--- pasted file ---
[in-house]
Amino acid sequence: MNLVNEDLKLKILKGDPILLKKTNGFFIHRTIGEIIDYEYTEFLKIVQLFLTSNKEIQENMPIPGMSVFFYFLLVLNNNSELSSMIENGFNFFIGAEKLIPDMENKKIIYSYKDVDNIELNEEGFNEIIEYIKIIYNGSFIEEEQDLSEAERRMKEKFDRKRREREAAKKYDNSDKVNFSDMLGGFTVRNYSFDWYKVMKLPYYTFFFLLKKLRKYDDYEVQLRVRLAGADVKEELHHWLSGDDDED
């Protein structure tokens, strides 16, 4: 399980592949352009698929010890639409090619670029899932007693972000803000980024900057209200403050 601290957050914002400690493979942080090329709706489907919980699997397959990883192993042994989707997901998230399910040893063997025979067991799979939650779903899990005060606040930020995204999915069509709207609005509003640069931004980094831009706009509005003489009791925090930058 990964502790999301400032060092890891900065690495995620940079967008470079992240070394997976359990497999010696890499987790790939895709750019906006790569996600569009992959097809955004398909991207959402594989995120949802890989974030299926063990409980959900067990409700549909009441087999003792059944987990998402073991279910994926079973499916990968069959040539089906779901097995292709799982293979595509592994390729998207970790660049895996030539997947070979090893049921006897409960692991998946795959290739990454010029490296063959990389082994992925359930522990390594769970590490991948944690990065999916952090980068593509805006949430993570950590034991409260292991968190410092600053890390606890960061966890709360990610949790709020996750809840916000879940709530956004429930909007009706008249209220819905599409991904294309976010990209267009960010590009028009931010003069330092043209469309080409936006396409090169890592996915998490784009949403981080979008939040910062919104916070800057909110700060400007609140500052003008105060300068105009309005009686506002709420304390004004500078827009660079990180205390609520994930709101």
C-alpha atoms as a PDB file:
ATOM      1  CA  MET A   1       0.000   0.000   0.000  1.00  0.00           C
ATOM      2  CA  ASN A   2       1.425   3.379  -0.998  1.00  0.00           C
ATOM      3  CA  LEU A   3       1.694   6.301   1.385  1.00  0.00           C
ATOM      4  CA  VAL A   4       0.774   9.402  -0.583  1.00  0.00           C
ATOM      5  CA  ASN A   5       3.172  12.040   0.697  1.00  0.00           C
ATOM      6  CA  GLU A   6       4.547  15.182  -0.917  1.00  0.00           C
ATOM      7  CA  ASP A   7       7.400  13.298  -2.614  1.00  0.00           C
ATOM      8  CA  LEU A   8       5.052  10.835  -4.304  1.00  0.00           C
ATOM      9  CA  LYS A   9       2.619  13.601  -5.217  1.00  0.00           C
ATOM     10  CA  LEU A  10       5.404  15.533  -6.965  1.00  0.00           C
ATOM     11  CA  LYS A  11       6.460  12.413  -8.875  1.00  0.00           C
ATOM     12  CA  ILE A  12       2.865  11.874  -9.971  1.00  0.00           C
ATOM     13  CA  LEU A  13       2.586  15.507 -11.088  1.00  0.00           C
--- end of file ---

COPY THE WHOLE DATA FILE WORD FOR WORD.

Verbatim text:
[in-house]
Amino acid sequence: MNLVNEDLKLKILKGDPILLKKTNGFFIHRTIGEIIDYEYTEFLKIVQLFLTSNKEIQENMPIPGMSVFFYFLLVLNNNSELSSMIENGFNFFIGAEKLIPDMENKKIIYSYKDVDNIELNEEGFNEIIEYIKIIYNGSFIEEEQDLSEAERRMKEKFDRKRREREAAKKYDNSDKVNFSDMLGGFTVRNYSFDWYKVMKLPYYTFFFLLKKLRKYDDYEVQLRVRLAGADVKEELHHWLSGDDDED
């Protein structure tokens, strides 16, 4: 399980592949352009698929010890639409090619670029899932007693972000803000980024900057209200403050 601290957050914002400690493979942080090329709706489907919980699997397959990883192993042994989707997901998230399910040893063997025979067991799979939650779903899990005060606040930020995204999915069509709207609005509003640069931004980094831009706009509005003489009791925090930058 990964502790999301400032060092890891900065690495995620940079967008470079992240070394997976359990497999010696890499987790790939895709750019906006790569996600569009992959097809955004398909991207959402594989995120949802890989974030299926063990409980959900067990409700549909009441087999003792059944987990998402073991279910994926079973499916990968069959040539089906779901097995292709799982293979595509592994390729998207970790660049895996030539997947070979090893049921006897409960692991998946795959290739990454010029490296063959990389082994992925359930522990390594769970590490991948944690990065999916952090980068593509805006949430993570950590034991409260292991968190410092600053890390606890960061966890709360990610949790709020996750809840916000879940709530956004429930909007009706008249209220819905599409991904294309976010990209267009960010590009028009931010003069330092043209469309080409936006396409090169890592996915998490784009949403981080979008939040910062919104916070800057909110700060400007609140500052003008105060300068105009309005009686506002709420304390004004500078827009660079990180205390609520994930709101």
C-alpha atoms as a PDB file:
ATOM      1  CA  MET A   1       0.000   0.000   0.000  1.00  0.00           C
ATOM      2  CA  ASN A   2       1.425   3.379  -0.998  1.00  0.00           C
ATOM      3  CA  LEU A   3       1.694   6.301   1.385  1.00  0.00           C
ATOM      4  CA  VAL A   4       0.774   9.402  -0.583  1.00  0.00           C
ATOM      5  CA  ASN A   5       3.172  12.040   0.697  1.00  0.00           C
ATOM      6  CA  GLU A   6       4.547  15.182  -0.917  1.00  0.00           C
ATOM      7  CA  ASP A   7       7.400  13.298  -2.614  1.00  0.00           C
ATOM      8  CA  LEU A   8       5.052  10.835  -4.304  1.00  0.00           C
ATOM      9  CA  LYS A   9       2.619  13.601  -5.217  1.00  0.00           C
ATOM     10  CA  LEU A  10       5.404  15.533  -6.965  1.00  0.00           C
ATOM     11  CA  LYS A  11       6.460  12.413  -8.875  1.00  0.00           C
ATOM     12  CA  ILE A  12       2.865  11.874  -9.971  1.00  0.00           C
ATOM     13  CA  LEU A  13       2.586  15.507 -11.088  1.00  0.00           C